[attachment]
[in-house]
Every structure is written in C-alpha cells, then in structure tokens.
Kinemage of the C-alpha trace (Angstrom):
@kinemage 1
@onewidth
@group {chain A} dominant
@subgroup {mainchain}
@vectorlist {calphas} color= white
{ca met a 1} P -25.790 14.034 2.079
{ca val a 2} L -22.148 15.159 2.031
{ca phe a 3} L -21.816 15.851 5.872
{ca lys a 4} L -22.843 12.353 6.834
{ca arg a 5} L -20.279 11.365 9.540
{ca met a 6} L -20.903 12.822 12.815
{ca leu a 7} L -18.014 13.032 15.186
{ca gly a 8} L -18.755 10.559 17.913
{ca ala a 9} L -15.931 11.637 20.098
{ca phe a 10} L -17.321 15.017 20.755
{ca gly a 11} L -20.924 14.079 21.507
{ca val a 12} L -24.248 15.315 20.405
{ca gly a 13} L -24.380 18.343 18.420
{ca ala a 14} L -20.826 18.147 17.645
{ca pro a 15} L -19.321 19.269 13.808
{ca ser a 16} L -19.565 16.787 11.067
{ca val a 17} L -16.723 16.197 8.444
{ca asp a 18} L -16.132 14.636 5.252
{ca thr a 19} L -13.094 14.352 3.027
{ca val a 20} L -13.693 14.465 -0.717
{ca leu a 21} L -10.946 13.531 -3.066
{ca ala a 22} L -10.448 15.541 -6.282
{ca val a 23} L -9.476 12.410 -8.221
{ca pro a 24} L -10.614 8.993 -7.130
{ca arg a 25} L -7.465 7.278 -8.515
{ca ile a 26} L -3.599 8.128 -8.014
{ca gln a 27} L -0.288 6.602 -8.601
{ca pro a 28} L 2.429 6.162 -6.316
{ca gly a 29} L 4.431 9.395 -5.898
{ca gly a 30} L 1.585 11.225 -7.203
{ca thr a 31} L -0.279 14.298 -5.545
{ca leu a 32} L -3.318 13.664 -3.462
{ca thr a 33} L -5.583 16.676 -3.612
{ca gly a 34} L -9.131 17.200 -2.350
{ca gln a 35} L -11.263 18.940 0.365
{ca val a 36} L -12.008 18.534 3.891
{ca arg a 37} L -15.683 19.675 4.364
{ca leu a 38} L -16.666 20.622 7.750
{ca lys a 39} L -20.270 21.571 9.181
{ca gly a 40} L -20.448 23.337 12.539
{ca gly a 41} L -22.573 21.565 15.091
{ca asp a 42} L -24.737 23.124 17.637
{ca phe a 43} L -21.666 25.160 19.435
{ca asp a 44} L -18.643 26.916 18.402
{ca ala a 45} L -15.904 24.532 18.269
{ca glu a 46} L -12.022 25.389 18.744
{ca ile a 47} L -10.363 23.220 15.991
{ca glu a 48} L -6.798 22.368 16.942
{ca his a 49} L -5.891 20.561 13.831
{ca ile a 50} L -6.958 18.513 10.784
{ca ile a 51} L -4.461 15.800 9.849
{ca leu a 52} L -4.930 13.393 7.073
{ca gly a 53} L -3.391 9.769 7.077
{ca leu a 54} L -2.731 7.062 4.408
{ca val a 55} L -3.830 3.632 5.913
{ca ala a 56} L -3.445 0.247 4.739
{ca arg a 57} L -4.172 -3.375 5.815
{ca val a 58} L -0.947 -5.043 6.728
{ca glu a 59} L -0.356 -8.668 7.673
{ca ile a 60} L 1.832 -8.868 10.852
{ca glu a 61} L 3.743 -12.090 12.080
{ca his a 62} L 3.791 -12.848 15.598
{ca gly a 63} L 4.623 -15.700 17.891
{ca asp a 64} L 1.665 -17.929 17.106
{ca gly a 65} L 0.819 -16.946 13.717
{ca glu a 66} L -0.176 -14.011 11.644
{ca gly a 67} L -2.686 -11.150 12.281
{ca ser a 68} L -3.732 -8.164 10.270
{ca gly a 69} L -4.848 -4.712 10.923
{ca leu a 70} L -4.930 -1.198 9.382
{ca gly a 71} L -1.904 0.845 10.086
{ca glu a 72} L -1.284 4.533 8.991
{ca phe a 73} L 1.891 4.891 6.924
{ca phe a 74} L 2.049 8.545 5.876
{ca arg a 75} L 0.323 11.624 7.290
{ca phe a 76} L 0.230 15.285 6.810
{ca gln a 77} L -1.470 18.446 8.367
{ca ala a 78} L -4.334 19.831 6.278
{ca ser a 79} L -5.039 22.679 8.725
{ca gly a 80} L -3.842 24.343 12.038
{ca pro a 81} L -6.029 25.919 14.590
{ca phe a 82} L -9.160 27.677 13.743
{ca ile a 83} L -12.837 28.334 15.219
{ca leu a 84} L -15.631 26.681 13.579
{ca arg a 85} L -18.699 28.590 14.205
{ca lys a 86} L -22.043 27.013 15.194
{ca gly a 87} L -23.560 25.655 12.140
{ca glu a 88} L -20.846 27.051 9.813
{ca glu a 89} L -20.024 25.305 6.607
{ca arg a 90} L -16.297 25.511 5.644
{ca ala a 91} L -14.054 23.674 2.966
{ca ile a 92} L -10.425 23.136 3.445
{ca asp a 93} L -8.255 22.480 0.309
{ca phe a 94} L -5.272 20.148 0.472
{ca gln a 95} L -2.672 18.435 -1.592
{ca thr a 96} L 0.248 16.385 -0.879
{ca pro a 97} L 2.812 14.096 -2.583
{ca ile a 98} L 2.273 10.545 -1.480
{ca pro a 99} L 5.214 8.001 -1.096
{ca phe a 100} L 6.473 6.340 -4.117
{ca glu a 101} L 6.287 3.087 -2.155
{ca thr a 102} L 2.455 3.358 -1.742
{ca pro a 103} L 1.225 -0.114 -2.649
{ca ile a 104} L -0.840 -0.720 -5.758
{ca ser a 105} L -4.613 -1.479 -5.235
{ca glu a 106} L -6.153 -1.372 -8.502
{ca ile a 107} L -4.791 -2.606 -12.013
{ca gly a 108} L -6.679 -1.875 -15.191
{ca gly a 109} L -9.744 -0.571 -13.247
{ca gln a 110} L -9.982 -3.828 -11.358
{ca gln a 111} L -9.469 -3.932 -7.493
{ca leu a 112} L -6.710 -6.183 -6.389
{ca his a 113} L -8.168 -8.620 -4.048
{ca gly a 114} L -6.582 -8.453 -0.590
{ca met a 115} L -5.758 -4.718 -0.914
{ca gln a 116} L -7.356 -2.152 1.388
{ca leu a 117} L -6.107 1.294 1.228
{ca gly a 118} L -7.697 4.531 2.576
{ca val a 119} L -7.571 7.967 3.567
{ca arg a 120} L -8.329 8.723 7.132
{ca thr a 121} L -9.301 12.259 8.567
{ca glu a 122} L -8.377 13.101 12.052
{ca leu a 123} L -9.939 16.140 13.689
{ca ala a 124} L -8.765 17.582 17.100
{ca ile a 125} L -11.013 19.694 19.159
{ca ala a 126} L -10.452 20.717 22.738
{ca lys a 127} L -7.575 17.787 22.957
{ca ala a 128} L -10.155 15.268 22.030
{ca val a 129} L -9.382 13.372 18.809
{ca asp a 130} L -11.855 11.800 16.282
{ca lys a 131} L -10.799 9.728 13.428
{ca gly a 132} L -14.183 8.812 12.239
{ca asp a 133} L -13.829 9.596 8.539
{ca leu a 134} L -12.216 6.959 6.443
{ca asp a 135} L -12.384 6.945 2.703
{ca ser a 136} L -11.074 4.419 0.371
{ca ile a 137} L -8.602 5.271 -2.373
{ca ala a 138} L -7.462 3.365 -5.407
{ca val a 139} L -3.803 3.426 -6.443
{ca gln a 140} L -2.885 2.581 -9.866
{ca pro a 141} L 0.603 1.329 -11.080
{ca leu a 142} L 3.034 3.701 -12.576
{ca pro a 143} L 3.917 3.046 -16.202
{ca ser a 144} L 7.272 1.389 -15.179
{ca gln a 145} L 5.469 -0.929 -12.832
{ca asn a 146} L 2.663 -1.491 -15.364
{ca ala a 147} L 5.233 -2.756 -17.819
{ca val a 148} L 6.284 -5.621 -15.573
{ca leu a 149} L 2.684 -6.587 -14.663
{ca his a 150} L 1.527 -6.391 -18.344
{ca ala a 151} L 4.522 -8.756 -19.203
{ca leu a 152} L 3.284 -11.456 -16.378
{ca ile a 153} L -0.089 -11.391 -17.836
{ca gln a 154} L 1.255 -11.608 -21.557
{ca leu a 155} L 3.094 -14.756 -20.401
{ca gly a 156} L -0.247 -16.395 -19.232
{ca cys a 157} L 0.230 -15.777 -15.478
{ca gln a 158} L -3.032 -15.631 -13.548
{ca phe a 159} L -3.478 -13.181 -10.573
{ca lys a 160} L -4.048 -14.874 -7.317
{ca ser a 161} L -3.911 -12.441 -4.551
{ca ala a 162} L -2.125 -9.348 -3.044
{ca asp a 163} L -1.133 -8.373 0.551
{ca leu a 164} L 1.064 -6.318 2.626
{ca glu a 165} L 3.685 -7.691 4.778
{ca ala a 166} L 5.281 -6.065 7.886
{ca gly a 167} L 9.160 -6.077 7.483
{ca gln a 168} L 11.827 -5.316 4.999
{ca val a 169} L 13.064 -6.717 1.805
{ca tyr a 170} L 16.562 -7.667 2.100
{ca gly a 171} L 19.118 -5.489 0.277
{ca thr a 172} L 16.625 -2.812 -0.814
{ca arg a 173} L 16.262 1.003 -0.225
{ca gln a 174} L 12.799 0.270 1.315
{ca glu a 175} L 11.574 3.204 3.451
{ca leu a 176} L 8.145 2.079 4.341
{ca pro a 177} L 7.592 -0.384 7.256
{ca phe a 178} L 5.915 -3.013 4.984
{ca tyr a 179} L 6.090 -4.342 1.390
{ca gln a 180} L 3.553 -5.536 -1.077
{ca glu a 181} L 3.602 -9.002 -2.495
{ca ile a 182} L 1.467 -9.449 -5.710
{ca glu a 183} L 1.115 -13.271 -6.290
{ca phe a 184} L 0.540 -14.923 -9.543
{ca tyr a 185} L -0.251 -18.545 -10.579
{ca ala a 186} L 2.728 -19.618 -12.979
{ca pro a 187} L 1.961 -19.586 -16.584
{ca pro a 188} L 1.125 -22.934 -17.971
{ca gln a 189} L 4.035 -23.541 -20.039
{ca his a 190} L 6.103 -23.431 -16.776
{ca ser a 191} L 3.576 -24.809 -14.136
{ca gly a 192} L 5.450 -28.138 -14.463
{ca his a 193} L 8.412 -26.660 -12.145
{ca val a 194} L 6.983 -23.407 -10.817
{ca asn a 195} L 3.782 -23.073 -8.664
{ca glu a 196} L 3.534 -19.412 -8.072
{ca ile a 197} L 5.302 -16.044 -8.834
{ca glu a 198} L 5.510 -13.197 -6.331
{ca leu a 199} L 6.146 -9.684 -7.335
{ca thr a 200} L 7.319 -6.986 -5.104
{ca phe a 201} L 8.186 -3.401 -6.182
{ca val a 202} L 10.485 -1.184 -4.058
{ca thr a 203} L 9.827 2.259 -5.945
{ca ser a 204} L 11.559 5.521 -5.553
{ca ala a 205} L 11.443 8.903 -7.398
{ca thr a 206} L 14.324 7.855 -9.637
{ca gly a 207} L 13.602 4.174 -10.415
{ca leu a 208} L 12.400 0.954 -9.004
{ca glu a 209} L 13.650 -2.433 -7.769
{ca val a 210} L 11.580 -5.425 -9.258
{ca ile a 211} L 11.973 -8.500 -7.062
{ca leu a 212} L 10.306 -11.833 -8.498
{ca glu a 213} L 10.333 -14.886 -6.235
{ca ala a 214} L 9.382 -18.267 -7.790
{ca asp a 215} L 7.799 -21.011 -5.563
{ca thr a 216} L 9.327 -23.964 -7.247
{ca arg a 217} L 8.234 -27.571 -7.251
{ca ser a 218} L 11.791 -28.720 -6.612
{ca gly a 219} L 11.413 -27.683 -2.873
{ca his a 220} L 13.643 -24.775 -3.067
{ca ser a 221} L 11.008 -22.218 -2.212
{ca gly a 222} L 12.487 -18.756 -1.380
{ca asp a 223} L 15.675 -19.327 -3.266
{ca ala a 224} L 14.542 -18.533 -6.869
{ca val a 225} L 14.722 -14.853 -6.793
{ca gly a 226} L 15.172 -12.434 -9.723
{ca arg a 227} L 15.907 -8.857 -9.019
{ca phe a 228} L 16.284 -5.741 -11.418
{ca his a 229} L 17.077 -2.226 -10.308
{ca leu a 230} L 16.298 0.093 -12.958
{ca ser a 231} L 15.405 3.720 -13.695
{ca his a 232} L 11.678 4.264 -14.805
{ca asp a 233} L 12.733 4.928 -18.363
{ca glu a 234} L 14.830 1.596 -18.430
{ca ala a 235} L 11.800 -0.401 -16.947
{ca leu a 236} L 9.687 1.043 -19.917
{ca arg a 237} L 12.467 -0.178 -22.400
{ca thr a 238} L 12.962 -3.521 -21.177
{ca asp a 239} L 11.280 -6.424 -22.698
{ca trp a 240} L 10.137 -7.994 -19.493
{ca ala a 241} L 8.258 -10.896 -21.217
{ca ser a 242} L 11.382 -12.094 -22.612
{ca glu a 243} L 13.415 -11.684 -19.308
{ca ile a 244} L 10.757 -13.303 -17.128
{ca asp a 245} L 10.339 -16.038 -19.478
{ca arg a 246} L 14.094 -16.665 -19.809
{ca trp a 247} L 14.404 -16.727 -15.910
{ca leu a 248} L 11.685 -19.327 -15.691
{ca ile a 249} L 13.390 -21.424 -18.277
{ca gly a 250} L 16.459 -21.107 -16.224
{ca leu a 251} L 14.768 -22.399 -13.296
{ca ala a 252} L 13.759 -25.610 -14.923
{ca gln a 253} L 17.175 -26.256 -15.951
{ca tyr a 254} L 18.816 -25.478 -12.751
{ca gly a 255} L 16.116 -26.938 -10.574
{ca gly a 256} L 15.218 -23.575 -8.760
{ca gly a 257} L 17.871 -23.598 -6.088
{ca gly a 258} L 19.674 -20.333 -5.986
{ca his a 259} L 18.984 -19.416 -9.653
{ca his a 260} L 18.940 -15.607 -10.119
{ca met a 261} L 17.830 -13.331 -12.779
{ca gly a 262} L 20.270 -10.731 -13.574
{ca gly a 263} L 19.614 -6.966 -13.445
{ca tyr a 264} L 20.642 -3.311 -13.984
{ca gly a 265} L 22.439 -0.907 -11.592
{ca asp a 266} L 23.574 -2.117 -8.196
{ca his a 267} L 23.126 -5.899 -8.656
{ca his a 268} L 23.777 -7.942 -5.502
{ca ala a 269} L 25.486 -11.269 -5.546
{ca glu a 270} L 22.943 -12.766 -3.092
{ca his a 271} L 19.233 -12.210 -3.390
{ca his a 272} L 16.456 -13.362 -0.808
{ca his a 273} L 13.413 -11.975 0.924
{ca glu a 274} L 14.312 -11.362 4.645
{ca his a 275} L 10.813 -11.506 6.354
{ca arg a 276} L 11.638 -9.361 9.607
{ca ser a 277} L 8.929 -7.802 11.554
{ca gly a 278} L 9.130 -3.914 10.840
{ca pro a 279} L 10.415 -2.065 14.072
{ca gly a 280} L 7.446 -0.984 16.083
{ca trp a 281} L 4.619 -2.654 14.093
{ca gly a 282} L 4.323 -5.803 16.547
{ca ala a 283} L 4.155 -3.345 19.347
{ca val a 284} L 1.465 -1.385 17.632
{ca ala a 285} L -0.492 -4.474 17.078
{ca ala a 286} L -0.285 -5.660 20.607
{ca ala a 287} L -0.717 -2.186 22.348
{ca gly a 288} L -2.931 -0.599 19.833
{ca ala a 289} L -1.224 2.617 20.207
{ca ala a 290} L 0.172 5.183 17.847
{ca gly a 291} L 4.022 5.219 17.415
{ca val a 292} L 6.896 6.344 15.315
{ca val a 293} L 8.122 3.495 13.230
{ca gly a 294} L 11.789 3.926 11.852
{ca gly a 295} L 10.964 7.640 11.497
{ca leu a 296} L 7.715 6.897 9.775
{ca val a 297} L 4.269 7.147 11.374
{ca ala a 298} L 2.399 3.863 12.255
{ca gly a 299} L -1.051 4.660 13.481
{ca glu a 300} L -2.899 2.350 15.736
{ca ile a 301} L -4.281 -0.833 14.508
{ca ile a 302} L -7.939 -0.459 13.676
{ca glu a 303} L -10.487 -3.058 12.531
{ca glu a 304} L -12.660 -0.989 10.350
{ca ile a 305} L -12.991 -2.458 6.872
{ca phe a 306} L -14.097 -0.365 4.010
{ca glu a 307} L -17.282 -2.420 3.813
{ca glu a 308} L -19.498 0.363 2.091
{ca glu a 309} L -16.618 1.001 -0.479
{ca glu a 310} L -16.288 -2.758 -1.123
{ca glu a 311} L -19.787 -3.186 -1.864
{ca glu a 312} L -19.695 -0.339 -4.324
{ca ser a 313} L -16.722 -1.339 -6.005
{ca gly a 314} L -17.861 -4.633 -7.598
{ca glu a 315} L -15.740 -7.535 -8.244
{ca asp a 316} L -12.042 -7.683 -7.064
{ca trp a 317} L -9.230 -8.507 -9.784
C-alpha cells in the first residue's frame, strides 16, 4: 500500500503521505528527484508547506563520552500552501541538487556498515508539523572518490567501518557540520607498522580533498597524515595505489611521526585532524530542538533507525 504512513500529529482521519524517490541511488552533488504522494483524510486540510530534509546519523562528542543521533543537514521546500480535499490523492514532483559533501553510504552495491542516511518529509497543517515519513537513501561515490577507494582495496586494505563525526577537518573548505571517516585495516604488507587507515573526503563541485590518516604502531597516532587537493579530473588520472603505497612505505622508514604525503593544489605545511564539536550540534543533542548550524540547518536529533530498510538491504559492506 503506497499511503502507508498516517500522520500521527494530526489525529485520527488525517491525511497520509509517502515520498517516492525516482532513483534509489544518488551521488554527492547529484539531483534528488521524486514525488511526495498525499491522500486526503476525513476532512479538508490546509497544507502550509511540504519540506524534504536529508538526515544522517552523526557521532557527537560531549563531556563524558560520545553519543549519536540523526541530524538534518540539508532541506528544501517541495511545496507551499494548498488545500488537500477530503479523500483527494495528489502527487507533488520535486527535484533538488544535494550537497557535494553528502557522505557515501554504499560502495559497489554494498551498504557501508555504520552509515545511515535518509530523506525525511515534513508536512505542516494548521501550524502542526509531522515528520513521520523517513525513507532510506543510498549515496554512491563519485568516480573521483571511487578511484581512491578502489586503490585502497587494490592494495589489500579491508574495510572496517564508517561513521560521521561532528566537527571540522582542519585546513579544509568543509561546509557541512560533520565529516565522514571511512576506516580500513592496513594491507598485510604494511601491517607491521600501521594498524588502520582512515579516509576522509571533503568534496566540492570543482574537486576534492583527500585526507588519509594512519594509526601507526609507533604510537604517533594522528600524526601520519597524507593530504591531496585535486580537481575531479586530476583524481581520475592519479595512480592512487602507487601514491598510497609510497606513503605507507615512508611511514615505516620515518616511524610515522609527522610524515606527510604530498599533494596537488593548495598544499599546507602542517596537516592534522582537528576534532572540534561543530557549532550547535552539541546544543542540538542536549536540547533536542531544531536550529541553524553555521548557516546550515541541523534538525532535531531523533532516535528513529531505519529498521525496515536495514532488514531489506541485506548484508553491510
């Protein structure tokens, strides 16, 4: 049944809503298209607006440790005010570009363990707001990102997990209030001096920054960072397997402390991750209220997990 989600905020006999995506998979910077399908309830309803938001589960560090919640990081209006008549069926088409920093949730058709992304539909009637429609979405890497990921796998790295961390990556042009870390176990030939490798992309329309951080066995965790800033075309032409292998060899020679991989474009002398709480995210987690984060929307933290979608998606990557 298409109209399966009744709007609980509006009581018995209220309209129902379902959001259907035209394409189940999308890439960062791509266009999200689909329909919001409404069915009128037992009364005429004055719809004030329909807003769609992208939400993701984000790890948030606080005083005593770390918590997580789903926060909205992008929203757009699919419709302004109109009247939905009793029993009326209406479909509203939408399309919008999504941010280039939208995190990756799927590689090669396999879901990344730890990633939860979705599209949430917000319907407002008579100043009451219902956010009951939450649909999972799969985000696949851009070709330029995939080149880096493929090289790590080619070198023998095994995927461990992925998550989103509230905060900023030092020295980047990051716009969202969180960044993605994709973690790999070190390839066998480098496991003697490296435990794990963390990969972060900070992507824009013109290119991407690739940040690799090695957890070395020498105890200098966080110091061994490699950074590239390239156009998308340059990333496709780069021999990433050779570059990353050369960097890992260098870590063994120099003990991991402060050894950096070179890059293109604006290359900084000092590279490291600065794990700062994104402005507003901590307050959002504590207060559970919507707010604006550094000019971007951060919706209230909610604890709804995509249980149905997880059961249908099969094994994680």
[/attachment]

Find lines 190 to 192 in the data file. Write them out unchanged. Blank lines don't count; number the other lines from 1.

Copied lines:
{ca ile a 182} L 1.467 -9.449 -5.710
{ca glu a 183} L 1.115 -13.271 -6.290
{ca phe a 184} L 0.540 -14.923 -9.543